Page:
Every third child in Switzerland is born by Caesarean section, one of the highest rates in the world. Particularly women in wealthy urban areas with a high density of private clinics request the surgery, a fact which riles critics.
Particularly procedures that are not deemed necessary are causing the divide. It is an emotional issue that has hardened the fronts between advocates and opponents, who cannot even agree whether the current rate is too high or not. So what are the facts?
The lowest C-section rates (19 per cent) are found in rural Jura, the country’s second-poorest region – where there are no private birth clinics, lower numbers of privately insured women and where hospital officials promote natural deliveries.
The highest (43 per cent) is in Zug, the canton with the highest per capita income, according to the Federal Statistical Office.
The numbers suggest that some Caesareans carried out in certain regions are not medically justified, said Doris Güttinger, head of the Swiss Midwives Association. She considers the rate too high, but does not hold it against a woman if she opts for the surgery – even for non-medical reasons – as long as she understands the procedure’s risks for herself and her baby.
In Switzerland, it is up to the mother to decide, but it’s believed she often follows her doctor’s advice. Studies show that only two per cent of women having a section actually wanted it from the start, while 60 per cent said their doctors suggested it, Güttinger said.
“This poses the question whether financial incentives play a role, because you can earn more money with a section,” Güttinger said. The lump sums hospitals are paid per procedure are about 50 per cent higher for C-sections than for natural births.
For Christian Westerhoff, head of clinical services at Hirslanden, the country’s largest private hospital group, the choice is not about money. Caesareans may account for about half of the 1,000 births at his clinics, but they only make up for five per cent of all surgeries. They may generate more sales, but additional expenses weigh on profit, he explains.
Statistics show that women who want a C-section often have private insurance coverage, which entitles them to choose their doctor and hospital – so they may opt for a private clinic. Westerhoff does not consider the Swiss rate too high.
The etymology of the name is disputed. Apparently, Roman emperor Julius Caesar was not delivered through section. The expression may come from the Latin word caedere, which means to chop. The Romans cut out unborn children from the womb of dying women because they could not be buried with child.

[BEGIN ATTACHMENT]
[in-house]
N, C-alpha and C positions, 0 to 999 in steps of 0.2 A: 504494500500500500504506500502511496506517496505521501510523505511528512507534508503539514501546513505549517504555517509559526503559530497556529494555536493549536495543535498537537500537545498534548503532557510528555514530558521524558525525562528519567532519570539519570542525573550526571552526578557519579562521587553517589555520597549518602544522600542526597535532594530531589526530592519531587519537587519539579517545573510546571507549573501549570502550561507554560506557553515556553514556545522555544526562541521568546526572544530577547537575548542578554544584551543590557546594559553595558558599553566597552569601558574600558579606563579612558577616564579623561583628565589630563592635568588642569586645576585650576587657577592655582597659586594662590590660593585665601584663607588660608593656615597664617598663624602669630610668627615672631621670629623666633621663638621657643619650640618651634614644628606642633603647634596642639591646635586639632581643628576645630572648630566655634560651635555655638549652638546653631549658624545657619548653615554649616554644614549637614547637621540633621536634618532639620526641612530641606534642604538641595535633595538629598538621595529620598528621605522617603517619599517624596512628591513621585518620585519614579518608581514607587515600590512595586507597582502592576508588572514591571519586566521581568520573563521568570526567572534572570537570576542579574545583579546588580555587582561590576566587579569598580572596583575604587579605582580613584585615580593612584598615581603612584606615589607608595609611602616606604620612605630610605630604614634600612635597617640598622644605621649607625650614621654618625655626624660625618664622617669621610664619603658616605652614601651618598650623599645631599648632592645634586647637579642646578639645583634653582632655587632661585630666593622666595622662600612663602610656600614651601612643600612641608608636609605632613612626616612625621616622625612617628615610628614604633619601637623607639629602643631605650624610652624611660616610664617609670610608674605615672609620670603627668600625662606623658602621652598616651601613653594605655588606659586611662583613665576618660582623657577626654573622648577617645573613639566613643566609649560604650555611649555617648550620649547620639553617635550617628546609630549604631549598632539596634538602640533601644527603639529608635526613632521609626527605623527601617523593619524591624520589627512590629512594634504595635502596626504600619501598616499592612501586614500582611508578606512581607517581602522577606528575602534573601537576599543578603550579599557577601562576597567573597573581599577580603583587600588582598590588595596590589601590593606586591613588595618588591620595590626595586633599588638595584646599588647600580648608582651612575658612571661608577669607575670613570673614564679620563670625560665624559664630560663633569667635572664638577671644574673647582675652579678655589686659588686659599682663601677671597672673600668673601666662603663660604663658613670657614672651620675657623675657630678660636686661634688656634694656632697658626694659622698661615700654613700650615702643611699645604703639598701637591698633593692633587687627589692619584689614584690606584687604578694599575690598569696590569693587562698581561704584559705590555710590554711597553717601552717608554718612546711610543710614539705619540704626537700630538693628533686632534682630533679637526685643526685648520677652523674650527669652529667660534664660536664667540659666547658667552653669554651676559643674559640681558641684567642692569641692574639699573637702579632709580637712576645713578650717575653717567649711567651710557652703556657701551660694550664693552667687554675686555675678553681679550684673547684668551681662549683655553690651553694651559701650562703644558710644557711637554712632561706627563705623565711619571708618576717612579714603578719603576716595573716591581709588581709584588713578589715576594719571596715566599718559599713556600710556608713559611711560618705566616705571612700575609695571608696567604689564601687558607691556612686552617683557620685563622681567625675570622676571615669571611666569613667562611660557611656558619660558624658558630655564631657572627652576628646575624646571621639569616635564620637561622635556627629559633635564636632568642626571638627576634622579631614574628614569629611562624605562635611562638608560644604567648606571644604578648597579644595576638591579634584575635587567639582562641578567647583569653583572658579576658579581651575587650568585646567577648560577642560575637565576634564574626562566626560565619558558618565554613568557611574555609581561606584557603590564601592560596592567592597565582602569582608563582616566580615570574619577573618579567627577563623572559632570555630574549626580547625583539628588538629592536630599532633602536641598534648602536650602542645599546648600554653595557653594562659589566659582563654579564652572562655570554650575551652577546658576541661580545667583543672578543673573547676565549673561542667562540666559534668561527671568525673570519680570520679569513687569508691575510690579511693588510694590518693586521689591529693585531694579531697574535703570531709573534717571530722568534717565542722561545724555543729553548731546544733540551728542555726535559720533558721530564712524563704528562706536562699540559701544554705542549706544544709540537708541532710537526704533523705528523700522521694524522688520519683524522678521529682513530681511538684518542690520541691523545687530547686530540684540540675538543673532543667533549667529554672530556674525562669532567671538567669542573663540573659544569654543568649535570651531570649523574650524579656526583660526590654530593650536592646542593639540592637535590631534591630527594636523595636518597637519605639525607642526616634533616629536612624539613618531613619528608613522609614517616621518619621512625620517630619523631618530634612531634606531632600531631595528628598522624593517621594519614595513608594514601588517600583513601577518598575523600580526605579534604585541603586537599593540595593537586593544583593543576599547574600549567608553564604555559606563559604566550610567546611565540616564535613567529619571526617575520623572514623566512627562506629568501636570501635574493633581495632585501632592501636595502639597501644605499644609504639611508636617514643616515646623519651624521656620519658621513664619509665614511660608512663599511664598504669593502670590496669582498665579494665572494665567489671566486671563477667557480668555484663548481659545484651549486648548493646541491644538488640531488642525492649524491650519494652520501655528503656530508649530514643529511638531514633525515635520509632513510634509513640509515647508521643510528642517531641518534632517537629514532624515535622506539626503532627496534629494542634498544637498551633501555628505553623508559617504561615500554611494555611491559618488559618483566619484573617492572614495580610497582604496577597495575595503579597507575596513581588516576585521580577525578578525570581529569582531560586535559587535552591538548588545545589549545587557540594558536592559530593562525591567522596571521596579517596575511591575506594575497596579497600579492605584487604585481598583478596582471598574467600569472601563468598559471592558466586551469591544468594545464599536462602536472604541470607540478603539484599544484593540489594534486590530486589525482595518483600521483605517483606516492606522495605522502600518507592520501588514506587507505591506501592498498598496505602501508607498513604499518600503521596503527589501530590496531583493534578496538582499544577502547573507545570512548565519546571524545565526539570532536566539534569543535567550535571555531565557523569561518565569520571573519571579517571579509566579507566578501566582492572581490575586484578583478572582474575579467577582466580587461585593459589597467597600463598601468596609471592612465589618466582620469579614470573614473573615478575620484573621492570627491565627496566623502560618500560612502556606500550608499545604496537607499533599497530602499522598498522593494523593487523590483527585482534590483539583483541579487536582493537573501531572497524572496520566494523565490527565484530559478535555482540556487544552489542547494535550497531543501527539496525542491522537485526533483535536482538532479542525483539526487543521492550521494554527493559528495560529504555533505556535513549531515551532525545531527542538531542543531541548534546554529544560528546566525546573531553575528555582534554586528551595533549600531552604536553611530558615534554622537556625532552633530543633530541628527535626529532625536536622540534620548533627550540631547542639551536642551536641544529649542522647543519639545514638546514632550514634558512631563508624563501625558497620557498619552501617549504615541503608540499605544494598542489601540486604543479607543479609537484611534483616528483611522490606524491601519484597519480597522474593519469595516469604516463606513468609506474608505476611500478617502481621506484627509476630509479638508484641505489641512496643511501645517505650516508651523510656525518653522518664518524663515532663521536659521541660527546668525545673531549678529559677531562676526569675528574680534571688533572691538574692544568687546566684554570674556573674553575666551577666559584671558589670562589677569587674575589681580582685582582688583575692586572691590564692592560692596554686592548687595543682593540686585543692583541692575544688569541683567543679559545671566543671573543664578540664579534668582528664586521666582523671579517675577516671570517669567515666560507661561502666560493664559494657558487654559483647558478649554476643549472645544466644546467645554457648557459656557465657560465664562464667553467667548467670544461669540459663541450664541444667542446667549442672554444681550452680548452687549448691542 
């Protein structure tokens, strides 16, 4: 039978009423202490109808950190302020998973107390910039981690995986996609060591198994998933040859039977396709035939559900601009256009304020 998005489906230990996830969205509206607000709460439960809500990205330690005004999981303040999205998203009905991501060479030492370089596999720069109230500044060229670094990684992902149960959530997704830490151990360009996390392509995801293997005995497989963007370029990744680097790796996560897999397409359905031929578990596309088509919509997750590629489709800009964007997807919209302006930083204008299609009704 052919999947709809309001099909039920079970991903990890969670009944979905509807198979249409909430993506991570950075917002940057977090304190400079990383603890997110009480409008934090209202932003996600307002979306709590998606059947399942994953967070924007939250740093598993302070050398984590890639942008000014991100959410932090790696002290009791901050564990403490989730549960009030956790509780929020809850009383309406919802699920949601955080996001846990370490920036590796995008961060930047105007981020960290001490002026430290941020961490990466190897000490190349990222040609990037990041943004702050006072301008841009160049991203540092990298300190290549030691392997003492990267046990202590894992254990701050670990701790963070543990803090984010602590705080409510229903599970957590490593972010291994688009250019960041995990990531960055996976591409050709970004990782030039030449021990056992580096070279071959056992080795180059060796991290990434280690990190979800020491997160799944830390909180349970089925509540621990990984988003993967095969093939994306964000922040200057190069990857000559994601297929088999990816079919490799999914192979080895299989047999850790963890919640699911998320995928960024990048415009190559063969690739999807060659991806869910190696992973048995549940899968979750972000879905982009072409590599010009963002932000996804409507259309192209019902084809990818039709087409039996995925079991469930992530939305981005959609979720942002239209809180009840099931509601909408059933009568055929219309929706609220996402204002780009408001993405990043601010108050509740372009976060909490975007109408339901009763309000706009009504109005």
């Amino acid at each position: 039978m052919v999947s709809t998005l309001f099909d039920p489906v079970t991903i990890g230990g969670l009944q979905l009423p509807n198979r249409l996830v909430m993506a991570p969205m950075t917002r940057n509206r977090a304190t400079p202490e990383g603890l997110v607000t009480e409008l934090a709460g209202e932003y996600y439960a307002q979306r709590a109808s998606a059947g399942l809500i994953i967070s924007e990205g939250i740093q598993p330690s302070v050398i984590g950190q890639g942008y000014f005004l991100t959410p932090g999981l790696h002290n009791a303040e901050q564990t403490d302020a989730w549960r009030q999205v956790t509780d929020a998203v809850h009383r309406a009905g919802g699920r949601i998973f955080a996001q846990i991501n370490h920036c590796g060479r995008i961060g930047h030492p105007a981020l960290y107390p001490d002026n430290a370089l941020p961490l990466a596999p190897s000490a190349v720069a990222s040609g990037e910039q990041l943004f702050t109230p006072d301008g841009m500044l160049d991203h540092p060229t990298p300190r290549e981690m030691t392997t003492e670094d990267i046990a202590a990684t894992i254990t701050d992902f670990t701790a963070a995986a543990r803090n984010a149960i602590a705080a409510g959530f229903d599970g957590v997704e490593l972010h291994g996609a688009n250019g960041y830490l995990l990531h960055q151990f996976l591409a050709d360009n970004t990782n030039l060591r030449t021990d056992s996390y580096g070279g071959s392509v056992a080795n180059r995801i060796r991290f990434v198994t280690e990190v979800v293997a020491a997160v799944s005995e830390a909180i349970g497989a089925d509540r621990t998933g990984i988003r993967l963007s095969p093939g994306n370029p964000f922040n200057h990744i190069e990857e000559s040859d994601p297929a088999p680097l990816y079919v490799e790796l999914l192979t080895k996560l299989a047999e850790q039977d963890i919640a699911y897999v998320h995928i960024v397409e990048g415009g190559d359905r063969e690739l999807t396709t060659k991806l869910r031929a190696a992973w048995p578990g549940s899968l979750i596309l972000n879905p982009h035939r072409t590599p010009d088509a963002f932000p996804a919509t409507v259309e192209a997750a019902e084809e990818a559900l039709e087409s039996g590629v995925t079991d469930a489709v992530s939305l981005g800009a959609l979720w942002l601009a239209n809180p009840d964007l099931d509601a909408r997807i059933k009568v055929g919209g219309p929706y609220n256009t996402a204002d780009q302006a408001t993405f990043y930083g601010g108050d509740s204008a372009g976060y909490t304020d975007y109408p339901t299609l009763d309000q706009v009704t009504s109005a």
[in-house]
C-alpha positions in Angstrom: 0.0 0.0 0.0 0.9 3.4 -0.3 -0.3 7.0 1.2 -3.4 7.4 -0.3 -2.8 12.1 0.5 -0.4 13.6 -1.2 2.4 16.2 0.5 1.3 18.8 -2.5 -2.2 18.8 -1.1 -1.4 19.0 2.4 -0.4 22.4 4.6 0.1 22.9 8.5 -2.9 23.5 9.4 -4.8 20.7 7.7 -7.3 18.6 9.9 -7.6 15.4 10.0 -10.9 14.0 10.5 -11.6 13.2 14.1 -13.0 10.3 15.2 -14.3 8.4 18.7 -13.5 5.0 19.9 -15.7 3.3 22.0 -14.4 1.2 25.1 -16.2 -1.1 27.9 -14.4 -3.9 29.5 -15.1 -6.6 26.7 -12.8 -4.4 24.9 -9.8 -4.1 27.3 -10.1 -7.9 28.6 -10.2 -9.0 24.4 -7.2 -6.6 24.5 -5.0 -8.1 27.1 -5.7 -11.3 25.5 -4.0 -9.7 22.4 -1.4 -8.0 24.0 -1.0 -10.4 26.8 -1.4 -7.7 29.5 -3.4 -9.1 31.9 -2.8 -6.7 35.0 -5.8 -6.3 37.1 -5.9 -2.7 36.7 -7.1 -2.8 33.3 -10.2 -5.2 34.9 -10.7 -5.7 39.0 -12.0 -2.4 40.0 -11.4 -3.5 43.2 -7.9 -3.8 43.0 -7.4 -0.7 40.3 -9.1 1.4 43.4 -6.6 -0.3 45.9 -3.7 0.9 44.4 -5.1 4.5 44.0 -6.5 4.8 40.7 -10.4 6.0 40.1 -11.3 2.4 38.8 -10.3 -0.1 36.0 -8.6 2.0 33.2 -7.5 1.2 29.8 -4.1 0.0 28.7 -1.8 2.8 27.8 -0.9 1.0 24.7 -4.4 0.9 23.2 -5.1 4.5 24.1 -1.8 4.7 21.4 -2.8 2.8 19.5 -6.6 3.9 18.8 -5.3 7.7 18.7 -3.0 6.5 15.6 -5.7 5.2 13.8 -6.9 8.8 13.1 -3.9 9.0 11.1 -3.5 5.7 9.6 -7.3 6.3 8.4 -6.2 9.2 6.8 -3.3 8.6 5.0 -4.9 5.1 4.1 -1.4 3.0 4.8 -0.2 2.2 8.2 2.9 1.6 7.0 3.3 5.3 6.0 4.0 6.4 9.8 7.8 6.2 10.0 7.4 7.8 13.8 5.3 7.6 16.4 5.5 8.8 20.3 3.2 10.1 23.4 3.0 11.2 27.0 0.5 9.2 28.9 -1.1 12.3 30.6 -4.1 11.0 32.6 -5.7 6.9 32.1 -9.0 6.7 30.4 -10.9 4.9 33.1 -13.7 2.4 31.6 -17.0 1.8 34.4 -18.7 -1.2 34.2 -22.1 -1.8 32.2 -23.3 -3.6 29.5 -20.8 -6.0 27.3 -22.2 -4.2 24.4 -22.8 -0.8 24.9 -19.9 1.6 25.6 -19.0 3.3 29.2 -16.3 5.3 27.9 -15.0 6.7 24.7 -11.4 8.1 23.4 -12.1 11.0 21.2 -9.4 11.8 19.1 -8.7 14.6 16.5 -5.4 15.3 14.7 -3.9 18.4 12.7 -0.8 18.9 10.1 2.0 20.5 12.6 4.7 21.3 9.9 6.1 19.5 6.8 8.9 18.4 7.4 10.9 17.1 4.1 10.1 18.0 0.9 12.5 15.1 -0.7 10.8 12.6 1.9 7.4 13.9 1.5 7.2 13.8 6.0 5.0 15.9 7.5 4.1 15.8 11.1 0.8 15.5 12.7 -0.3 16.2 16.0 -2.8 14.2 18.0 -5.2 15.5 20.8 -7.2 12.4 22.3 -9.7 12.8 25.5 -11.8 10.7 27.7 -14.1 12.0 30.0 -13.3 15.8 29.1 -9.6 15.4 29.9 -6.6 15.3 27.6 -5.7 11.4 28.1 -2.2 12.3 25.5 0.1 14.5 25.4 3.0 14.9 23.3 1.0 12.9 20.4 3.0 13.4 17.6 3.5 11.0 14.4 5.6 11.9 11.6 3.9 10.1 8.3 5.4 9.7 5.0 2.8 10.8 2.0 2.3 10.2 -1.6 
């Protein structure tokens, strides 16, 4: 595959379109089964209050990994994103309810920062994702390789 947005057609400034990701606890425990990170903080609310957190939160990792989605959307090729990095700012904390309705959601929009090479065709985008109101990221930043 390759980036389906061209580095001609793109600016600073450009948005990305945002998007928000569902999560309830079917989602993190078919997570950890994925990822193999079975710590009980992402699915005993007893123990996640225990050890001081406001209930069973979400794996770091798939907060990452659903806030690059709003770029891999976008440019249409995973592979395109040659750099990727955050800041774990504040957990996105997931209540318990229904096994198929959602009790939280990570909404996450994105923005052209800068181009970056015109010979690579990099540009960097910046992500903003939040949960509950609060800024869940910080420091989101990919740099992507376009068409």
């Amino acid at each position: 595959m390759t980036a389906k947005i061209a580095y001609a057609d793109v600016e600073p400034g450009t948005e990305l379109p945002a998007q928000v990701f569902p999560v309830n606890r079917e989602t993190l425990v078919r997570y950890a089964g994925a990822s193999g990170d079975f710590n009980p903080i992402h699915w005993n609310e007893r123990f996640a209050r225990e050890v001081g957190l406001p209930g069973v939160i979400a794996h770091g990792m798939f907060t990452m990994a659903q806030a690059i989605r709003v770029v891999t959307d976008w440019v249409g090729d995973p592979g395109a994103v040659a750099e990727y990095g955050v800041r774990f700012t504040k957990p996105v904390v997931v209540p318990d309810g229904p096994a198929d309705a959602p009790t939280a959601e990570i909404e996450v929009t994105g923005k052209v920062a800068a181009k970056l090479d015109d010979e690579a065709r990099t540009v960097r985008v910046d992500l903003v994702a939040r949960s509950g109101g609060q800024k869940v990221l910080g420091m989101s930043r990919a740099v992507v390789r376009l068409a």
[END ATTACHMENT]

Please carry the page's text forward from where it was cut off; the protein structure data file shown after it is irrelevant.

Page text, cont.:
Jakob Nufener, who worked as a pig castrator in canton Thurgau around 1500, reportedly performed the first successful Caesarean section in history, where the mother – his wife – survived. The first modern C-sections were recorded in Germany in 1881.
Absolute indications for C-sections are those where a vaginal delivery would put the baby’s or the mother’s life or health at risk. They include traverse positions and placenta praevia.
In recent years, there has been an increase of relative indications (breech position, baby’s head much larger than pelvis, multiple births or traumatisation). Purely elective C-sections are performed without medical necessity at the request of the expectant mother.
For him it merely reflects our civilisation, a need for security and control, a desire to plan work and family life and – last but not least – women’s autonomy. “Safe C-sections are possible thanks to medical advances, and they are a comfort we are prepared to pay for,” he says. “Nobody would consider setting a fracture without anaesthetics today.”
Although Thomas Prätz, head of the gynaecology and birthing unit at Nidwalden cantonal hospital, is an advocate of natural births, he understands why more and more doctors are advising their patients to have C-sections.
“Insurance premiums for assisted births are going up all the time. Obstetricians try to protect themselves, so Caesareans are often chosen for questionable reasons to avoid liability if something goes wrong,” he explained.
As far as Westerhoff is concerned an expectant mother has nine months to make up her mind and discuss the issue with her gynaecologist. “That’s why we will not try and dissuade her,” he said. “We respect a woman’s decision, her fears of being at someone’s mercy or her reluctance to submit to a painful experience.”
The C-section rate at Hirslanden’s eight birth clinics is as high as 55 per cent. At Bern’s Inselspital, the Swiss university hospital with the highest number of high-risk births, the total is 38 per cent, or 25 per cent without high-risk cases, said Daniel Surbek, chief physician for obstetrics. For Güttinger this discrepancy is “striking”.